19
Copyright 2001, Agrawal & BushnellLecture 3b: Testability Analysis19 Testability Computation 1. For all PIs, CC0 = CC1 = 1 and SC0 = SC1 = 0 2. For all other nodes, CC0 = CC1 = SC0 = SC1 = ∞ 3. Go from PIs to POs, using CC and SC equations to get controllabilities -- Iterate on loops until SC stabilizes -- convergence is guaranteed. 4. Set CO = SO = 0 for POs, ∞ for all other lines. 5. Work from POs to PIs, Use CO, SO, and controllabilities to get observabilities. 6. Fanout stem (CO, SO) = min branch (CO, SO) 7. If a CC or SC (CO or SO) is ∞, that node is uncontrollable (unobservable).

20
Copyright 2001, Agrawal & BushnellLecture 3b: Testability Analysis20 Sequential Example Initialization

21
Copyright 2001, Agrawal & BushnellLecture 3b: Testability Analysis21 After 1 Iteration

22
Copyright 2001, Agrawal & BushnellLecture 3b: Testability Analysis22 After 2 Iterations

23
Copyright 2001, Agrawal & BushnellLecture 3b: Testability Analysis23 After 3 Iterations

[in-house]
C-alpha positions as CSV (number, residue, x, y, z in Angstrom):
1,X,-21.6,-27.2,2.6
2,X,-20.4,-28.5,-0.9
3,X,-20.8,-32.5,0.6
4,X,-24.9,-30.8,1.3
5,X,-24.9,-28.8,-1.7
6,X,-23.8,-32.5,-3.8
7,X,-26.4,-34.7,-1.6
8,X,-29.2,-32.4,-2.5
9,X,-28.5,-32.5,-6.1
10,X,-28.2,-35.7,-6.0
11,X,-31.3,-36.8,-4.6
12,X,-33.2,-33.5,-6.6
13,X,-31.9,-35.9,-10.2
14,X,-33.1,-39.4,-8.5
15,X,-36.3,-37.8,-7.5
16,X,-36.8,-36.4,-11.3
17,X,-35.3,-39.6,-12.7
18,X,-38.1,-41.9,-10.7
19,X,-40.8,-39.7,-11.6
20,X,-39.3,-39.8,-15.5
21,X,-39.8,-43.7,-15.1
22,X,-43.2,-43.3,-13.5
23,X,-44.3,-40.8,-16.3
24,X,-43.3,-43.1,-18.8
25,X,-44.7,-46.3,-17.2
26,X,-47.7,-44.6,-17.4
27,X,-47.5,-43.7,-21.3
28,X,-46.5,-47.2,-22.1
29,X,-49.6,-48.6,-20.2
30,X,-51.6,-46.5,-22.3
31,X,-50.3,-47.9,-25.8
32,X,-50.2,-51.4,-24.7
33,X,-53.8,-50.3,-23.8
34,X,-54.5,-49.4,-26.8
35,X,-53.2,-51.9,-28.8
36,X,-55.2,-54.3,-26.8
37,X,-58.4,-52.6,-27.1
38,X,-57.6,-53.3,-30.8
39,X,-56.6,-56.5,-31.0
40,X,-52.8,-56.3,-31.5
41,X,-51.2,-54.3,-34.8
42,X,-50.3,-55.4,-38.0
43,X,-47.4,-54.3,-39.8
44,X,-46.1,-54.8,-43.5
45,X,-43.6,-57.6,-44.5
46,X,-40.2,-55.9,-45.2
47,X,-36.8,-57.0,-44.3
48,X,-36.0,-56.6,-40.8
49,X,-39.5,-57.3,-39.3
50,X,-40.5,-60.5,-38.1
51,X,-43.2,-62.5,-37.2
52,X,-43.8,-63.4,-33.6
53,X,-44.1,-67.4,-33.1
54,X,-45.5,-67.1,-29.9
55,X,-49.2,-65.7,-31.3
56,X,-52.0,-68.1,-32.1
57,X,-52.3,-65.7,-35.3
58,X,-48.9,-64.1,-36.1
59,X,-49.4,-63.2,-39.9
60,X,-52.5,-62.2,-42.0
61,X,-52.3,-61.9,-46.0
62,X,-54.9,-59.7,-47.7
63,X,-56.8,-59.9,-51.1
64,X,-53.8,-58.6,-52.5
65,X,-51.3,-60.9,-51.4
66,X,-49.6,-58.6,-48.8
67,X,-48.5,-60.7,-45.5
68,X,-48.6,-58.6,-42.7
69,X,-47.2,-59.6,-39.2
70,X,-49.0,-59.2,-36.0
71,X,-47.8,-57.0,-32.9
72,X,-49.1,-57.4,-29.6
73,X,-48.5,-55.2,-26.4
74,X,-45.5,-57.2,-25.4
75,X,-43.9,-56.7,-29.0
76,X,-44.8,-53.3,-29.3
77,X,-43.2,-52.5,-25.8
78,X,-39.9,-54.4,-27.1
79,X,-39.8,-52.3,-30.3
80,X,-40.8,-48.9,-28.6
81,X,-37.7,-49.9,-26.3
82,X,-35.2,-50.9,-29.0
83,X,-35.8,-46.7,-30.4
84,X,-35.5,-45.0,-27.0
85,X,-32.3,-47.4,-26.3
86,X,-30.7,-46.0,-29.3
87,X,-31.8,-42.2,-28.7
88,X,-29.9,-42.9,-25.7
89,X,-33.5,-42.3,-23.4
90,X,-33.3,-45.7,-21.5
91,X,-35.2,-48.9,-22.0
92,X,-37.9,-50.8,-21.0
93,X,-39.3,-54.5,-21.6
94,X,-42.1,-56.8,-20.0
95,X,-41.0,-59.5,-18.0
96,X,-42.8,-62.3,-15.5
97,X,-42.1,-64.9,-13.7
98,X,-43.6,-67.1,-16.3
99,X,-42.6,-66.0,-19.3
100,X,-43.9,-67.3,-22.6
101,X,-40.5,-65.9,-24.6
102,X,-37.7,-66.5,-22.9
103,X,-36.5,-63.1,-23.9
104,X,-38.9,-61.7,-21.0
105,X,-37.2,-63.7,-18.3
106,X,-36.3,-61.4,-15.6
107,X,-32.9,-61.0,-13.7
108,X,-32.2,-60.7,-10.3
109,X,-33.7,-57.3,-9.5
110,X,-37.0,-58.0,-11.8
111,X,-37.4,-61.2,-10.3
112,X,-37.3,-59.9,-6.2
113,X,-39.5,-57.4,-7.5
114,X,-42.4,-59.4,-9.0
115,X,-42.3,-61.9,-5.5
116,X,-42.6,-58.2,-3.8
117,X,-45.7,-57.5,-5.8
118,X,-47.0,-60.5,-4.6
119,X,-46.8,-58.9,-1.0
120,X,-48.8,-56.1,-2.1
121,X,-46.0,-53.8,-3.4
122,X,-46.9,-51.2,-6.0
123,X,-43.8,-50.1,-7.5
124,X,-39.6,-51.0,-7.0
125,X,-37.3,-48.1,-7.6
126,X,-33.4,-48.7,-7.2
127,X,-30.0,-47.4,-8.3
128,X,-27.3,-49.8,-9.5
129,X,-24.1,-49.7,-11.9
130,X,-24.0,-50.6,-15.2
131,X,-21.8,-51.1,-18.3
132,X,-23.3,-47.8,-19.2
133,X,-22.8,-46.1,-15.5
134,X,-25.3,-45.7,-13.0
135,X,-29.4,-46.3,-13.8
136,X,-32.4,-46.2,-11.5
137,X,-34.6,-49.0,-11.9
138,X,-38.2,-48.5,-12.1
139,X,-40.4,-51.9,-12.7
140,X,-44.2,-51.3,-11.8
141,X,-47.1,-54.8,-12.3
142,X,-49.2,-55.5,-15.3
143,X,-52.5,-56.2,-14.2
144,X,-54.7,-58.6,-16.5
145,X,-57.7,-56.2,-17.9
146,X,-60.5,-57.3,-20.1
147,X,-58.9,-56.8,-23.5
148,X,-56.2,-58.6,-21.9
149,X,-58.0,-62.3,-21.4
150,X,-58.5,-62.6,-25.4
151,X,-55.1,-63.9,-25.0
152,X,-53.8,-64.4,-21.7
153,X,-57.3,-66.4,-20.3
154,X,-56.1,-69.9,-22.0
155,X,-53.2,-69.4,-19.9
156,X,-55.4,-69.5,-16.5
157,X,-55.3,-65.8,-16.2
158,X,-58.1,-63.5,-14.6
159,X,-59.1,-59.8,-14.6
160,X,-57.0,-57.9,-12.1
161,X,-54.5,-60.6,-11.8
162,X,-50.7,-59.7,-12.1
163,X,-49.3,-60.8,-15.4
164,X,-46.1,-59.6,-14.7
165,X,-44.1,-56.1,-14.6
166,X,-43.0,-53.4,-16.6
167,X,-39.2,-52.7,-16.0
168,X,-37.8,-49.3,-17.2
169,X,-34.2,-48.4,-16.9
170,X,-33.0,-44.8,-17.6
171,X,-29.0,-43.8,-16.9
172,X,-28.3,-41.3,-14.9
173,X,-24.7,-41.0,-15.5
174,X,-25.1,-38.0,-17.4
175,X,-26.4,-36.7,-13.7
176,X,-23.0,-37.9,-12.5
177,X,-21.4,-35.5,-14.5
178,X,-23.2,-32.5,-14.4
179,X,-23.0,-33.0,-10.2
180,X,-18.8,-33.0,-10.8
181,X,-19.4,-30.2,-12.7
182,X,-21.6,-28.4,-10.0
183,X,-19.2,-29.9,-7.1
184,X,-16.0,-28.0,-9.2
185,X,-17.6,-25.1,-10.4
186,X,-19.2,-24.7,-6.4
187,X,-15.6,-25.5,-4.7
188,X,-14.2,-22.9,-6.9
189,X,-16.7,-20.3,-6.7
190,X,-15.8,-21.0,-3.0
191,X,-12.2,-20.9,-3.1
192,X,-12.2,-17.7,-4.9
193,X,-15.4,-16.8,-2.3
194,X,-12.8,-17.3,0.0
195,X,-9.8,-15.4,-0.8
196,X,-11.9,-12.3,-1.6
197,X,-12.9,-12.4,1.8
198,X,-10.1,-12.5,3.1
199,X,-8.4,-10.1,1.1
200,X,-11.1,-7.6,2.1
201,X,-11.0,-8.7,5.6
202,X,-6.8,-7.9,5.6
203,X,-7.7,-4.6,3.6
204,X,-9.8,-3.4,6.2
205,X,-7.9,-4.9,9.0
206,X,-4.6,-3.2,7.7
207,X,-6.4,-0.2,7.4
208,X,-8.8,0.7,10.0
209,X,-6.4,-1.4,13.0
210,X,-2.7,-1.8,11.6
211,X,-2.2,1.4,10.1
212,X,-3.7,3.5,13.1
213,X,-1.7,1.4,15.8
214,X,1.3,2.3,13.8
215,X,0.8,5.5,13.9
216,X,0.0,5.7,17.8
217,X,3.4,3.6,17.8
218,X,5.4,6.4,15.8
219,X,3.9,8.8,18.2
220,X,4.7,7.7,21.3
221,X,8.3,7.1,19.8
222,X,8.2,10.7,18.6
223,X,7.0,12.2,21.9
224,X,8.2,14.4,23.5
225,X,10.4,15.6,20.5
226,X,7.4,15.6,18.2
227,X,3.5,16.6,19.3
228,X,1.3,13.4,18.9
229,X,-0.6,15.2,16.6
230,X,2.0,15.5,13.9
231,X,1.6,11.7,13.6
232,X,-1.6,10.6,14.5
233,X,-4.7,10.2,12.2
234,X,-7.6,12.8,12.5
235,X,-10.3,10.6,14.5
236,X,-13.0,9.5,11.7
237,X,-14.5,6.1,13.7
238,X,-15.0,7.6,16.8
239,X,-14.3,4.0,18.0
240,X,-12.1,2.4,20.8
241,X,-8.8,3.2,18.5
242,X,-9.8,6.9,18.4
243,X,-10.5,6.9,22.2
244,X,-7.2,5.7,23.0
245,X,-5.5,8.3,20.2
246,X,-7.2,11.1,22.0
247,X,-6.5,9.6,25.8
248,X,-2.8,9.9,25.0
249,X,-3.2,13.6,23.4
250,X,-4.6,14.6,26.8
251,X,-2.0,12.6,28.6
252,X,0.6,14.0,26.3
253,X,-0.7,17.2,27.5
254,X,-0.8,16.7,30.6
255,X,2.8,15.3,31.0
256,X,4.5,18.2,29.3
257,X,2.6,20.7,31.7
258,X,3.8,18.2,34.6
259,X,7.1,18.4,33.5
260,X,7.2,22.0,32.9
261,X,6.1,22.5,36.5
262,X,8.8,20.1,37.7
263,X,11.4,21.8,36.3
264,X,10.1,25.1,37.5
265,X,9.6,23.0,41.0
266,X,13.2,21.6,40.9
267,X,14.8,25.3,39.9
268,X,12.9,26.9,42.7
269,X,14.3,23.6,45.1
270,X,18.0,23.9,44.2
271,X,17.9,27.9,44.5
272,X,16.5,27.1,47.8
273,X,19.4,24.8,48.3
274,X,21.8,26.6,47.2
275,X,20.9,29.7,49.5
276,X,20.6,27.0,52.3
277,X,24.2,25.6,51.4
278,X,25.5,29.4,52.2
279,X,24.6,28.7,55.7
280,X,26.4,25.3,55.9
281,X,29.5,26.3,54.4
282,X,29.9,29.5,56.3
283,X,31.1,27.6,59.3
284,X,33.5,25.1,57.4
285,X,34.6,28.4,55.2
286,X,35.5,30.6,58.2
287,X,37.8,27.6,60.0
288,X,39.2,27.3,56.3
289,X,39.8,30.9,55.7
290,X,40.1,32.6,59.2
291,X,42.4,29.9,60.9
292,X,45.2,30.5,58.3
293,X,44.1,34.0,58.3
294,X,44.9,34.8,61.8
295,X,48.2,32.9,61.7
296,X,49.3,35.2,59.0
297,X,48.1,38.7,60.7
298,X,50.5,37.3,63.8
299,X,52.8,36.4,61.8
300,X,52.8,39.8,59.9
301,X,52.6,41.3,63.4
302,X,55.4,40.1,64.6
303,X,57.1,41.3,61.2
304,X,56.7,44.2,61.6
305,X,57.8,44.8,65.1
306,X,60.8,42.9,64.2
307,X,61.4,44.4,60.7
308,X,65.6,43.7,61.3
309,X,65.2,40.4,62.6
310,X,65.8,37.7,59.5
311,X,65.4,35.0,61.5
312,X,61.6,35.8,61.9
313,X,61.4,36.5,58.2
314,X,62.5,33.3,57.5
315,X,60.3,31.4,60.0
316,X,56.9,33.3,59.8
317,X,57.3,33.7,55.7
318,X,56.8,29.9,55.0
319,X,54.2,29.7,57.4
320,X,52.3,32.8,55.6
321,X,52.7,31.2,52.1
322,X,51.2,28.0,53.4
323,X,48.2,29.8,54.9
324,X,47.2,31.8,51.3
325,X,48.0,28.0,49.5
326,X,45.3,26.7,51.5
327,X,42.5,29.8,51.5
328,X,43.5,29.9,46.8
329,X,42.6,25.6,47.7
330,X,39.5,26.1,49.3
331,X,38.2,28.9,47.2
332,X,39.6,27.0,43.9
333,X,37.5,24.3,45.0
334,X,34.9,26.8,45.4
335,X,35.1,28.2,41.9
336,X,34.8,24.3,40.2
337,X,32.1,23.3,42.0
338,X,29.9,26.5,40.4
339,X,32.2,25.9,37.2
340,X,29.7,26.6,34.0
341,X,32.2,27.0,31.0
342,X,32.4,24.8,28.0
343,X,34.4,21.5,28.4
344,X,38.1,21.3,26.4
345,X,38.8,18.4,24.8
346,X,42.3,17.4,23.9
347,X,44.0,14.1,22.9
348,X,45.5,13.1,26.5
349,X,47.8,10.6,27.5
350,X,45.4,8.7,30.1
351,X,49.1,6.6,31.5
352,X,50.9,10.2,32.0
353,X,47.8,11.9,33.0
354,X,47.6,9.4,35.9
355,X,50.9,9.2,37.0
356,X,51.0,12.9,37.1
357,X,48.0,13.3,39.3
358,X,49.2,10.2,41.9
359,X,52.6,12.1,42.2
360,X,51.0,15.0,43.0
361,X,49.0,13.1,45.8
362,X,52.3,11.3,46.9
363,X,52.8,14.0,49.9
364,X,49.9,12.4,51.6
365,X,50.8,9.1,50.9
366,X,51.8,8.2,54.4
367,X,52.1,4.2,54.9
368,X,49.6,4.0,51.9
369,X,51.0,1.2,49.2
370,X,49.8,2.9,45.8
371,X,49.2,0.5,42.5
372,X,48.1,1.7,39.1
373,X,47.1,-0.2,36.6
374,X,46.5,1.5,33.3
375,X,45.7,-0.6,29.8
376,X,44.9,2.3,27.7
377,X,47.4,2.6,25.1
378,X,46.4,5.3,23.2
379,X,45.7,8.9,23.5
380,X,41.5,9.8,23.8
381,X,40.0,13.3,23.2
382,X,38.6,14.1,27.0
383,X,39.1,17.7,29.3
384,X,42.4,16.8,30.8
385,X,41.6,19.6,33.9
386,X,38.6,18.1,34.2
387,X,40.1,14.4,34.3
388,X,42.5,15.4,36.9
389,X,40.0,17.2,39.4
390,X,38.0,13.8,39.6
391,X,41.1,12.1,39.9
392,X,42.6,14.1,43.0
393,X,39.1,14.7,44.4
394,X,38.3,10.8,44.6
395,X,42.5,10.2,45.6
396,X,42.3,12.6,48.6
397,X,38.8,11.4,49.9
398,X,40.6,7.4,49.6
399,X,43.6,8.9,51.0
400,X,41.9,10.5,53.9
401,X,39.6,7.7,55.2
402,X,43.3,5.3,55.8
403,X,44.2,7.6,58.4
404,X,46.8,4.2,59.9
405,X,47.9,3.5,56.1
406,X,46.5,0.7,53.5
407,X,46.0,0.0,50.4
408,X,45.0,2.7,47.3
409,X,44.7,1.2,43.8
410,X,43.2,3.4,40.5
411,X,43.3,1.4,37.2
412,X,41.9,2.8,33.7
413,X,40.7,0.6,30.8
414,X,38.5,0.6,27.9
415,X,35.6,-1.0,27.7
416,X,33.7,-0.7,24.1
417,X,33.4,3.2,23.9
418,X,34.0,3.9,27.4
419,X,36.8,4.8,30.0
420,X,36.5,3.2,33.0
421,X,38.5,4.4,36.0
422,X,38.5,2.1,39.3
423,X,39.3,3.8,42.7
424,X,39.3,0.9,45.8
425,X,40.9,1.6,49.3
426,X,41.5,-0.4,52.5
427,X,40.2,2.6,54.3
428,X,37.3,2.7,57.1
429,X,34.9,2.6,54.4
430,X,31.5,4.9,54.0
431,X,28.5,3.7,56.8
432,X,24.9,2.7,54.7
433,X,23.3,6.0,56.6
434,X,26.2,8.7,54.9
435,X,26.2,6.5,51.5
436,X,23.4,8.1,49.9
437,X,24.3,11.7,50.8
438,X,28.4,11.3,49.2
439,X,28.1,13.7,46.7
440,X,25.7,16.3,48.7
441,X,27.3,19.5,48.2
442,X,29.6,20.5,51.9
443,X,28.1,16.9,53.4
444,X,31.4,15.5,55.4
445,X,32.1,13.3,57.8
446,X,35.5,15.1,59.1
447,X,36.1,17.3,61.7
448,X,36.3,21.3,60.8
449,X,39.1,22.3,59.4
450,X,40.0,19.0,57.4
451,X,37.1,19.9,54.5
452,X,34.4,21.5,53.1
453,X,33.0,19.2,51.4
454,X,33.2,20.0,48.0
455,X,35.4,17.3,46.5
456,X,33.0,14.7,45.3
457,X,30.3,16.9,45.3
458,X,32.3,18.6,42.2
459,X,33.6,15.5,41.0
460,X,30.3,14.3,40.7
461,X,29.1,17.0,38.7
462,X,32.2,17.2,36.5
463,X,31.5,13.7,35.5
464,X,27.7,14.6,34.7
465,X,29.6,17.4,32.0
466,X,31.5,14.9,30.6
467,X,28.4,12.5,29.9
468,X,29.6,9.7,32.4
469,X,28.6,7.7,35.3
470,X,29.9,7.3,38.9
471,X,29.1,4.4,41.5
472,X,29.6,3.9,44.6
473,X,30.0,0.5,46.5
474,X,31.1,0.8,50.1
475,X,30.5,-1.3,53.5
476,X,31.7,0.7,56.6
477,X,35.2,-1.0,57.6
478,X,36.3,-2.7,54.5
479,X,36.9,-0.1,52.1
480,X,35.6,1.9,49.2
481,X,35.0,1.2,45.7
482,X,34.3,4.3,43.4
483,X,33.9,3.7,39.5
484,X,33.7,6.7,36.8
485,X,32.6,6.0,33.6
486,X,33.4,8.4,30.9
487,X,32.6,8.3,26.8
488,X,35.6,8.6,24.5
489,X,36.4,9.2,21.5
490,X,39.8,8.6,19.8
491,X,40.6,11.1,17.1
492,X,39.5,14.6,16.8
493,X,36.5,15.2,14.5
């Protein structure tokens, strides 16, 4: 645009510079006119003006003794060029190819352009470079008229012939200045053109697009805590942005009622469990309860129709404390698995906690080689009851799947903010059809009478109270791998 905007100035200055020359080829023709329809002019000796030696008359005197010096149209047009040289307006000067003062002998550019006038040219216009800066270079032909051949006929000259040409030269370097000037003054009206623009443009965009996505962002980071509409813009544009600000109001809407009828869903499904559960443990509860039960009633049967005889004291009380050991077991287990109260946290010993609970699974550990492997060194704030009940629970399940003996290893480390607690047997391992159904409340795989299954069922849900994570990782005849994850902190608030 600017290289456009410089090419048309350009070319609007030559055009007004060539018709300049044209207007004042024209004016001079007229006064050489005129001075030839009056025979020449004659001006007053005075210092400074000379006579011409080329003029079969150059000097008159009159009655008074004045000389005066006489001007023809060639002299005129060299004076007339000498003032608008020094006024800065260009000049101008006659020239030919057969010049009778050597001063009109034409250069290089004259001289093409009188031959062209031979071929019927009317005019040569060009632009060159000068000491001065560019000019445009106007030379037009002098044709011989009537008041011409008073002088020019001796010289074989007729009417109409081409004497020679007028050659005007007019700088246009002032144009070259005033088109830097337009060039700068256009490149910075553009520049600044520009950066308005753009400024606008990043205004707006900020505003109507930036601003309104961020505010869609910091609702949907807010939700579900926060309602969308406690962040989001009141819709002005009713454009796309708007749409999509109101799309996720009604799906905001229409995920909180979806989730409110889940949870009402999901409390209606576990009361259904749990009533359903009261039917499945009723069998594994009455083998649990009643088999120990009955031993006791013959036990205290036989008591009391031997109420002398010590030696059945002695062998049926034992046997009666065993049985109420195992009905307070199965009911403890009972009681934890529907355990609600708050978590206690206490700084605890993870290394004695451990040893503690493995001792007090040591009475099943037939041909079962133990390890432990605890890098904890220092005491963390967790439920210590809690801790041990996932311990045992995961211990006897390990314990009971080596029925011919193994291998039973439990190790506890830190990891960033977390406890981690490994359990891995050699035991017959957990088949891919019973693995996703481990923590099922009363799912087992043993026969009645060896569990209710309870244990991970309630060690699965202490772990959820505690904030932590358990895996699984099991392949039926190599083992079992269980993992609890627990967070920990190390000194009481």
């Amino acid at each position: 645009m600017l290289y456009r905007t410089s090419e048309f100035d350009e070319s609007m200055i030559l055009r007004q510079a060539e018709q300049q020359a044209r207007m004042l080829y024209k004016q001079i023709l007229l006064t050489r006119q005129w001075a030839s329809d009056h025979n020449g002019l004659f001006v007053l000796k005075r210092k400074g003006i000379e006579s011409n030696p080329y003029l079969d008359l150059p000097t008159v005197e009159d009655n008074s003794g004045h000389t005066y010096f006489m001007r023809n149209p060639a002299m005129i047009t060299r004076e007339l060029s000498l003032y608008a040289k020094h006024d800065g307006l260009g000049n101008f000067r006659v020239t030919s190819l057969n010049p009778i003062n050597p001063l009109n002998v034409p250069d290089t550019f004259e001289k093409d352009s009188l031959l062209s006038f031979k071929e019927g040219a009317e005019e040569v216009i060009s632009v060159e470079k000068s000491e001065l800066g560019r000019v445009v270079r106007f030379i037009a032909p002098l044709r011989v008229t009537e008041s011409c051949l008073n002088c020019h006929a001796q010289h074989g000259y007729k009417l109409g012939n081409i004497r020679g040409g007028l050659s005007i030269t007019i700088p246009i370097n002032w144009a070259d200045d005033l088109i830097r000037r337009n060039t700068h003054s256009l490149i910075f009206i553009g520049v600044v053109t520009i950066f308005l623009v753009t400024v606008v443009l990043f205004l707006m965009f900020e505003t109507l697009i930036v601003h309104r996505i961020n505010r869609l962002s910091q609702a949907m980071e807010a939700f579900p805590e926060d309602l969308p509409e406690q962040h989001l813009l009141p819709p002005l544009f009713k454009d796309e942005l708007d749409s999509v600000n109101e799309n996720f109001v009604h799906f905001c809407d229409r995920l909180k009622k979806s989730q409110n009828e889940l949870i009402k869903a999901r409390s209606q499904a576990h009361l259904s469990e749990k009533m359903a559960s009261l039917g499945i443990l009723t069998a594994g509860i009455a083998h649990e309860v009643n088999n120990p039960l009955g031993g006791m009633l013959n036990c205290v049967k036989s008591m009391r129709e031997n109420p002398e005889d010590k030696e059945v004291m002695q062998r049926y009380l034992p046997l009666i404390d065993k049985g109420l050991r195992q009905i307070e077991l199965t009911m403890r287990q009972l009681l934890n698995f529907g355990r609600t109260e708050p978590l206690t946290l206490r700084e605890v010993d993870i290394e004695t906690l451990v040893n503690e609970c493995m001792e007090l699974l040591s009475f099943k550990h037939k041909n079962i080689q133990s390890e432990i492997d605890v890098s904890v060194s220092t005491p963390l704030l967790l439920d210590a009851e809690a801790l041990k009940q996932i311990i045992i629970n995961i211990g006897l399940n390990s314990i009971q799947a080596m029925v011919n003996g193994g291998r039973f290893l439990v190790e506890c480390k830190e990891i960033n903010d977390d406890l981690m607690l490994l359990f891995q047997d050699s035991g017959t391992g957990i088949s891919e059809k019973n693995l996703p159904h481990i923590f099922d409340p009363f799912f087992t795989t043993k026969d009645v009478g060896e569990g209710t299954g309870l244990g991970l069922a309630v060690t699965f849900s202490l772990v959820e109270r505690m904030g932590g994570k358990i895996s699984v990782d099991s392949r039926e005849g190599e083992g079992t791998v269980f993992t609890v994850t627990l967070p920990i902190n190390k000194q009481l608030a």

24
Copyright 2001, Agrawal & BushnellLecture 3b: Testability Analysis24 Stable Sequential Measures

25
Copyright 2001, Agrawal & BushnellLecture 3b: Testability Analysis25 Final Sequential Observabilities

26
Copyright 2001, Agrawal & BushnellLecture 3b: Testability Analysis26 Summary n Testability measures are approximate measures of: Difficulty of setting circuit lines to 0 or 1 Difficulty of observing internal circuit lines n Applications: Analysis of difficulty of testing internal circuit parts n Redesign circuit hardware or add special test hardware where measures show poor controllability or observability. Guidance for algorithms computing test patterns – avoid using hard-to-control lines

Similar presentations

OK

Testability of Integrated Circuits Presented by Srujana Aramalla Instructor: Dr.Roman Stemprok.

Testability of Integrated Circuits Presented by Srujana Aramalla Instructor: Dr.Roman Stemprok.

© 2018 SlidePlayer.com Inc.

All rights reserved.

Ads by Google

Ppt on polynomials in maths what is the product Small intestine anatomy and physiology ppt on cells Ppt on acid-base titration curves Marketing management ppt on jeans Ppt on new zealand cultures Ppt on mass media Schedule appt on someone else calendar Ppt on personality development presentation slides Science ppt on fibre to fabric Ppt on computer hardware troubleshooting